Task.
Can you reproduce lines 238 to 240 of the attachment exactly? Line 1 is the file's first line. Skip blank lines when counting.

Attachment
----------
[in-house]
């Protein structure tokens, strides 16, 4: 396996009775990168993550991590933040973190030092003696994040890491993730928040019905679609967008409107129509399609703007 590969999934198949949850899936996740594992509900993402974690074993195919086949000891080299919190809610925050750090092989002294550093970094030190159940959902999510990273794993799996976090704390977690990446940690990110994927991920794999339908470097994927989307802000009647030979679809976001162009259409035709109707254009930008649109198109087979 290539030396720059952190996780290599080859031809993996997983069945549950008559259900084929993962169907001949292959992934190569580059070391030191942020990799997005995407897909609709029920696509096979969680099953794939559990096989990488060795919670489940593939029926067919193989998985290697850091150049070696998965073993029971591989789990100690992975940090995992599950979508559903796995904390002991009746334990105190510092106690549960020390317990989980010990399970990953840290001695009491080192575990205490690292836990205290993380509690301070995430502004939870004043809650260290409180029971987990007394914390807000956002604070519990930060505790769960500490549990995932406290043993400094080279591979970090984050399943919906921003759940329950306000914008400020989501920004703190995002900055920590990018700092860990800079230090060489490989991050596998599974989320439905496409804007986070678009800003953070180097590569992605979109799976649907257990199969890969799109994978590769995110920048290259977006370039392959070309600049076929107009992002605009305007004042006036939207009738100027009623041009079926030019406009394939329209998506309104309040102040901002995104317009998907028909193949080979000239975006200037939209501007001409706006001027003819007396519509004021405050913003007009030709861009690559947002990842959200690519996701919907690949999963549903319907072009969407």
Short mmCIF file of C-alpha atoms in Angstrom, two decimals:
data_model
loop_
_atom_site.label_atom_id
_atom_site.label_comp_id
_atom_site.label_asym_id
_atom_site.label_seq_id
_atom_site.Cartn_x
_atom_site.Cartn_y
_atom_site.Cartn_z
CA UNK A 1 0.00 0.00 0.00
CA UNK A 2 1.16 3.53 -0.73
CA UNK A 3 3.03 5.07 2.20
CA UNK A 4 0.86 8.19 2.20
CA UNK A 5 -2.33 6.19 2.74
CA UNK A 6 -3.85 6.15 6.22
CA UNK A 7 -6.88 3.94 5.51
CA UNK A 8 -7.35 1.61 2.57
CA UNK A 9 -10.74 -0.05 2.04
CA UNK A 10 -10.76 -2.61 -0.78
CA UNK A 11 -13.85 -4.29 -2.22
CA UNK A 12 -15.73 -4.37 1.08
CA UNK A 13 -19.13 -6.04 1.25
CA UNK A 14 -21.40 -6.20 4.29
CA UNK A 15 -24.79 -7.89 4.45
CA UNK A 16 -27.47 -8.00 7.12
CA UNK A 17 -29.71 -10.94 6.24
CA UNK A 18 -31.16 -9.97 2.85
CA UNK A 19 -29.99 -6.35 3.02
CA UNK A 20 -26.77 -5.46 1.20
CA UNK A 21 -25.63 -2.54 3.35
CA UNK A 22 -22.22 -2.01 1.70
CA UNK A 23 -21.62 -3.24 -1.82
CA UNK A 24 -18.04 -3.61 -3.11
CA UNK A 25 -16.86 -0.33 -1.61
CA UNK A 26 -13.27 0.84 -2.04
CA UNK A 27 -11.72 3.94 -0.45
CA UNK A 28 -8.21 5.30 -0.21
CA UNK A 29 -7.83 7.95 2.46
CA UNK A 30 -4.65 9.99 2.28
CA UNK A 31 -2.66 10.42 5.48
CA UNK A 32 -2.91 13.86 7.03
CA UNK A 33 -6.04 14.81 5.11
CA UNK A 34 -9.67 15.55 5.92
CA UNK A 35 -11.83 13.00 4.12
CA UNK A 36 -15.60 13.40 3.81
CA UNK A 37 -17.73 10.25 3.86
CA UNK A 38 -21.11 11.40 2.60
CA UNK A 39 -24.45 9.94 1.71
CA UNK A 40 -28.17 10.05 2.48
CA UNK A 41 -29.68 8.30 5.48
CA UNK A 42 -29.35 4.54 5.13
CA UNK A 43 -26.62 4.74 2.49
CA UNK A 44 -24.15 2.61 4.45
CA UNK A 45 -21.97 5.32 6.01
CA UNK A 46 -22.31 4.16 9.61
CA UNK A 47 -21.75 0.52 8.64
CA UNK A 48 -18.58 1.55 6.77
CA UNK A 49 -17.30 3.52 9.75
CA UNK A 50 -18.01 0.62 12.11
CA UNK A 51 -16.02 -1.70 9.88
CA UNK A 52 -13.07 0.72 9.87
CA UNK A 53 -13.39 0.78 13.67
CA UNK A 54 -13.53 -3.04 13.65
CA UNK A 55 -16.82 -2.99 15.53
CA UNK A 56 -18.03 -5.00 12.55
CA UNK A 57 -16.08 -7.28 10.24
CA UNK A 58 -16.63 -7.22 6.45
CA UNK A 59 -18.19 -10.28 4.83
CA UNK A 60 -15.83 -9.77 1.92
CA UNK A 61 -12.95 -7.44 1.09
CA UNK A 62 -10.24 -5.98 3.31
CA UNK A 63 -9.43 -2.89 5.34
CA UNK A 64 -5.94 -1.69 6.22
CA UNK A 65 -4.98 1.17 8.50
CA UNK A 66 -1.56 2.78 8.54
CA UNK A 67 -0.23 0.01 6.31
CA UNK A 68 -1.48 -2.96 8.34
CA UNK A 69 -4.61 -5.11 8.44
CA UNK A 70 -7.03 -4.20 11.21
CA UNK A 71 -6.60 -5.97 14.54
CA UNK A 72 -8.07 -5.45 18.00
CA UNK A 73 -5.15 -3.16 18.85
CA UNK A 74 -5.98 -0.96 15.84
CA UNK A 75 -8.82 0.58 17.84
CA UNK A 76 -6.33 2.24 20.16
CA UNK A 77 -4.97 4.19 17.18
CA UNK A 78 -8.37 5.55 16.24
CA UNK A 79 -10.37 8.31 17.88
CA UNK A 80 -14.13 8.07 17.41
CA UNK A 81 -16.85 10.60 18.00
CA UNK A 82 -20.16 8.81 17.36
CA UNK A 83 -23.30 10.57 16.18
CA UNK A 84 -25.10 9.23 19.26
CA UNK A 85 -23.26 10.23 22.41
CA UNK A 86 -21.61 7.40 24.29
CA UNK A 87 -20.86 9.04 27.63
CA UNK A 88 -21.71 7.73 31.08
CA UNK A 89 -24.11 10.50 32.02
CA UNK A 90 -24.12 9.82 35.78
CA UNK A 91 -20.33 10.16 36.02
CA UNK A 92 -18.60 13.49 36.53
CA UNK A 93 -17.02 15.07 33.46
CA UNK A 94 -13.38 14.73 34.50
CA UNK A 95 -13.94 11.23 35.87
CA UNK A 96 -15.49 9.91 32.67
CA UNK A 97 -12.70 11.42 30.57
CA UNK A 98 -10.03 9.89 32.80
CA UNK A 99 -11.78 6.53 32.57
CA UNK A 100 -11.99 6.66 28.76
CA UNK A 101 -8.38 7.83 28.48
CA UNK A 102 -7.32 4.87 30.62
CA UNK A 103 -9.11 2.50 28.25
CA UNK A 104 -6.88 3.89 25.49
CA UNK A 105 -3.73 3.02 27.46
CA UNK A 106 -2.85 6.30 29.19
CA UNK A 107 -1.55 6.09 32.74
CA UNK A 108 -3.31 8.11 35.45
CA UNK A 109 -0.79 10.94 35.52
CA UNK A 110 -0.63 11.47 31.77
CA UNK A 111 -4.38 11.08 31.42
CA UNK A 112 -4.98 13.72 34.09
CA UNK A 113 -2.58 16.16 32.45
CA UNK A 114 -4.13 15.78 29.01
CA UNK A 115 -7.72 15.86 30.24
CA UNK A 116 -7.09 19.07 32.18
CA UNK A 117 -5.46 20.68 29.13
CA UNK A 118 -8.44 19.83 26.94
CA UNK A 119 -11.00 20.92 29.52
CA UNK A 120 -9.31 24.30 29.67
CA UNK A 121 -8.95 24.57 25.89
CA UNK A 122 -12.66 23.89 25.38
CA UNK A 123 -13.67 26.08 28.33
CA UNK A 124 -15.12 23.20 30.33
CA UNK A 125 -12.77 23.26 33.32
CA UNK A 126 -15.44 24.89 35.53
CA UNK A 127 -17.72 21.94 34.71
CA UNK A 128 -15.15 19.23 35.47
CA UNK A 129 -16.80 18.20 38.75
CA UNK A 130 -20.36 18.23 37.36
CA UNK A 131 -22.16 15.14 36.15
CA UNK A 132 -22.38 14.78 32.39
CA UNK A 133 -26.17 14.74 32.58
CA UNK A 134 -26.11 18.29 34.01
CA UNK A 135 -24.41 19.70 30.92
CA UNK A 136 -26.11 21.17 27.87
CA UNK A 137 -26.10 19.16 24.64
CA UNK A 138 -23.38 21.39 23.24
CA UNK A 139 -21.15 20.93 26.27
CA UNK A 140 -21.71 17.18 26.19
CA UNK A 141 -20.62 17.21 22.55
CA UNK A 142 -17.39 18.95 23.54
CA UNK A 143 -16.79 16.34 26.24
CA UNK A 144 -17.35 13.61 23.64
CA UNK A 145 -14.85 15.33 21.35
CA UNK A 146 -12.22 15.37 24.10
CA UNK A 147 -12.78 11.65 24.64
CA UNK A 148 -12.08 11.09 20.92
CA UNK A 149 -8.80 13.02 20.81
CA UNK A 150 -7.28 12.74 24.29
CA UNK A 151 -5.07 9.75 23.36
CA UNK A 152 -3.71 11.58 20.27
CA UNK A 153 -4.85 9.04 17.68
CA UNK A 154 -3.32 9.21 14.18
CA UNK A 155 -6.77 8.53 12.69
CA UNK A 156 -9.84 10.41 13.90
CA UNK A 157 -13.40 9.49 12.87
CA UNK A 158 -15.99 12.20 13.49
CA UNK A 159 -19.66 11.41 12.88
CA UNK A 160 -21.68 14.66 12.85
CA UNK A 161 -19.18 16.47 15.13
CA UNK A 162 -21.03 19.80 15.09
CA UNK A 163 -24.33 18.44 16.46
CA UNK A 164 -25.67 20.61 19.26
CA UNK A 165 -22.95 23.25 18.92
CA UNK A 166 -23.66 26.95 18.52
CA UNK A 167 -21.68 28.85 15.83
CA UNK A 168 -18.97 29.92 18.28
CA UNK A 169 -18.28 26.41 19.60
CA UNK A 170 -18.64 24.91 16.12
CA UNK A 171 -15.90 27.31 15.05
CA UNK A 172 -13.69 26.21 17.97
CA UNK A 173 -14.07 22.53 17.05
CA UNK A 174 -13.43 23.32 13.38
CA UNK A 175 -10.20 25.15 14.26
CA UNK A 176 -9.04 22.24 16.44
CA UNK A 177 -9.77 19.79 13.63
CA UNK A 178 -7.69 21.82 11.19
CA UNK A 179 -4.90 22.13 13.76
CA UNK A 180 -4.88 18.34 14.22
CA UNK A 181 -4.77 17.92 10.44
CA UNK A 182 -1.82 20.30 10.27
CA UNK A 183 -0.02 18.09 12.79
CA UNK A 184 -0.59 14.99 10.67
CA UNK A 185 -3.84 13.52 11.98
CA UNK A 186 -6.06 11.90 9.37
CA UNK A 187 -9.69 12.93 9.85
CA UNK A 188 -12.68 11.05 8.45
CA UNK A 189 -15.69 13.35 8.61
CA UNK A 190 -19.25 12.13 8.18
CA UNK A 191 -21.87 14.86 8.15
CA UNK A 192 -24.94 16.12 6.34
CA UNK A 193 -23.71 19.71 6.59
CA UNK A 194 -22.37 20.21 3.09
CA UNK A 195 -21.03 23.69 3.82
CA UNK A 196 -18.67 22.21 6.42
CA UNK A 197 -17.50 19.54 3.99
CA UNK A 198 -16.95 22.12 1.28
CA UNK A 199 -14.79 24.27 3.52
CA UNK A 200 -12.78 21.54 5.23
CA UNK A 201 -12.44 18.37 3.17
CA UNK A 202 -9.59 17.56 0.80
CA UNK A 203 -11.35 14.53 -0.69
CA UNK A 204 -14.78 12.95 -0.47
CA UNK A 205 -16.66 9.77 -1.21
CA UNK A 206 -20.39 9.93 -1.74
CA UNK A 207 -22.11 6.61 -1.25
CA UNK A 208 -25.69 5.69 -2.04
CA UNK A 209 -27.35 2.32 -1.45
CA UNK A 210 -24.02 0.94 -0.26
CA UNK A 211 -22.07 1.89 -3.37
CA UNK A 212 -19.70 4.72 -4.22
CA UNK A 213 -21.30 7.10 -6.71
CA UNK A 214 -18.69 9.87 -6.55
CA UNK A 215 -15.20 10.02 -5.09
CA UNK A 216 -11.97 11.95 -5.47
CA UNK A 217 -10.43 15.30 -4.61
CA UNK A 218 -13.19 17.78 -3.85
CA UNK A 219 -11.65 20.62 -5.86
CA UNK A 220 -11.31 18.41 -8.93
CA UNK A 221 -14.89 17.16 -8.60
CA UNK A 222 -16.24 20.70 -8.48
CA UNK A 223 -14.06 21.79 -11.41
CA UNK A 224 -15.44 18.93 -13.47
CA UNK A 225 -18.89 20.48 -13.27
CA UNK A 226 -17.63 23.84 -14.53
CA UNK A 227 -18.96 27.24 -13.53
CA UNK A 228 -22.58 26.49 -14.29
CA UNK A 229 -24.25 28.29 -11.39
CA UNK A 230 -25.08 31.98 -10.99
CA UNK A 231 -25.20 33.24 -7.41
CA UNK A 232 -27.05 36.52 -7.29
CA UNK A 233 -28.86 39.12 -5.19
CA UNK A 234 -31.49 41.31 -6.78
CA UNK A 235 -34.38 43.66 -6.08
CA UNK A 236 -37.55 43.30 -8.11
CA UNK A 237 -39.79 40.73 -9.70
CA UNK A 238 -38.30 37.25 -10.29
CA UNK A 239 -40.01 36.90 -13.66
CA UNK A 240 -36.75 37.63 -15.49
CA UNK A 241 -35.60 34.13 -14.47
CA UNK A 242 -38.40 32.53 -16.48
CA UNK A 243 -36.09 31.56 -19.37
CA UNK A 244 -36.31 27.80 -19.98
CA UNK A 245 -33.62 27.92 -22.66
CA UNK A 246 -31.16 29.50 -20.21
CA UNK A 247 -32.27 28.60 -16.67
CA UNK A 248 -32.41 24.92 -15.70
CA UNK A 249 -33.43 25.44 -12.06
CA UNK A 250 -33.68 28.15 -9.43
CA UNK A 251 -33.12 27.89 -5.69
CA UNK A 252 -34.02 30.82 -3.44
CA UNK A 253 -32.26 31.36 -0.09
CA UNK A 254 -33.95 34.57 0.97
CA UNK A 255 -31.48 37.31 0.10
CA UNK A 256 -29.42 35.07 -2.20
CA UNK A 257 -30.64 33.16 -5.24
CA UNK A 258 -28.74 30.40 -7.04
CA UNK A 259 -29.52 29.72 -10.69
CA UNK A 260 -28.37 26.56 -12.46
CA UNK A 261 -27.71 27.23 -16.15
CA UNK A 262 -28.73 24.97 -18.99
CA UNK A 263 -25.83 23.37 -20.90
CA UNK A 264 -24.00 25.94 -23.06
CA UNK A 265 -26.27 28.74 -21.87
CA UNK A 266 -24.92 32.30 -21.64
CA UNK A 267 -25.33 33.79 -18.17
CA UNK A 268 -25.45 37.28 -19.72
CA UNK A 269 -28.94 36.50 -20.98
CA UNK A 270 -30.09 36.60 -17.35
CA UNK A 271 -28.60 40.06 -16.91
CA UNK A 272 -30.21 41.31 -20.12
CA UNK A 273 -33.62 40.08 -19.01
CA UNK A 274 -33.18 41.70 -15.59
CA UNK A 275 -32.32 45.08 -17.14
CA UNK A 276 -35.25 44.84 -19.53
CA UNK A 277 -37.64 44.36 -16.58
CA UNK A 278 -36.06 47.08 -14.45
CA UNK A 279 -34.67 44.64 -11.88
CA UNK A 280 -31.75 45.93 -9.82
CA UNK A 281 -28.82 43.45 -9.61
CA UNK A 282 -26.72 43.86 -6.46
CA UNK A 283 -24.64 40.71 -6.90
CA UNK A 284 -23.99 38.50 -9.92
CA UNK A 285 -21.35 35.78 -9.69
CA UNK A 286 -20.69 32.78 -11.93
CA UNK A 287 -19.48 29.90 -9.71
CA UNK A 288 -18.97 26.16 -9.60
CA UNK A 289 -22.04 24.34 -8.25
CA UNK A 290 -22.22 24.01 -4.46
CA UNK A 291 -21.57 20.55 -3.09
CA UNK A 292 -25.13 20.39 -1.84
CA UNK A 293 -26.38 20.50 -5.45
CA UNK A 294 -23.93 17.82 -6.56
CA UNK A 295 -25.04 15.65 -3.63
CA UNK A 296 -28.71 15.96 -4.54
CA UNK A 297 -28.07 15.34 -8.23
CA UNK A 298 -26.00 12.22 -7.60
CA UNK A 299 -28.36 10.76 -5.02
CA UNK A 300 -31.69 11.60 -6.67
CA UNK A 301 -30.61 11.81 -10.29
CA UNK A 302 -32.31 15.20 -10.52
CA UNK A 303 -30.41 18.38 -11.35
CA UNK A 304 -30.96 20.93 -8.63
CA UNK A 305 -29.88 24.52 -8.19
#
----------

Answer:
CA UNK A 226 -17.63 23.84 -14.53
CA UNK A 227 -18.96 27.24 -13.53
CA UNK A 228 -22.58 26.49 -14.29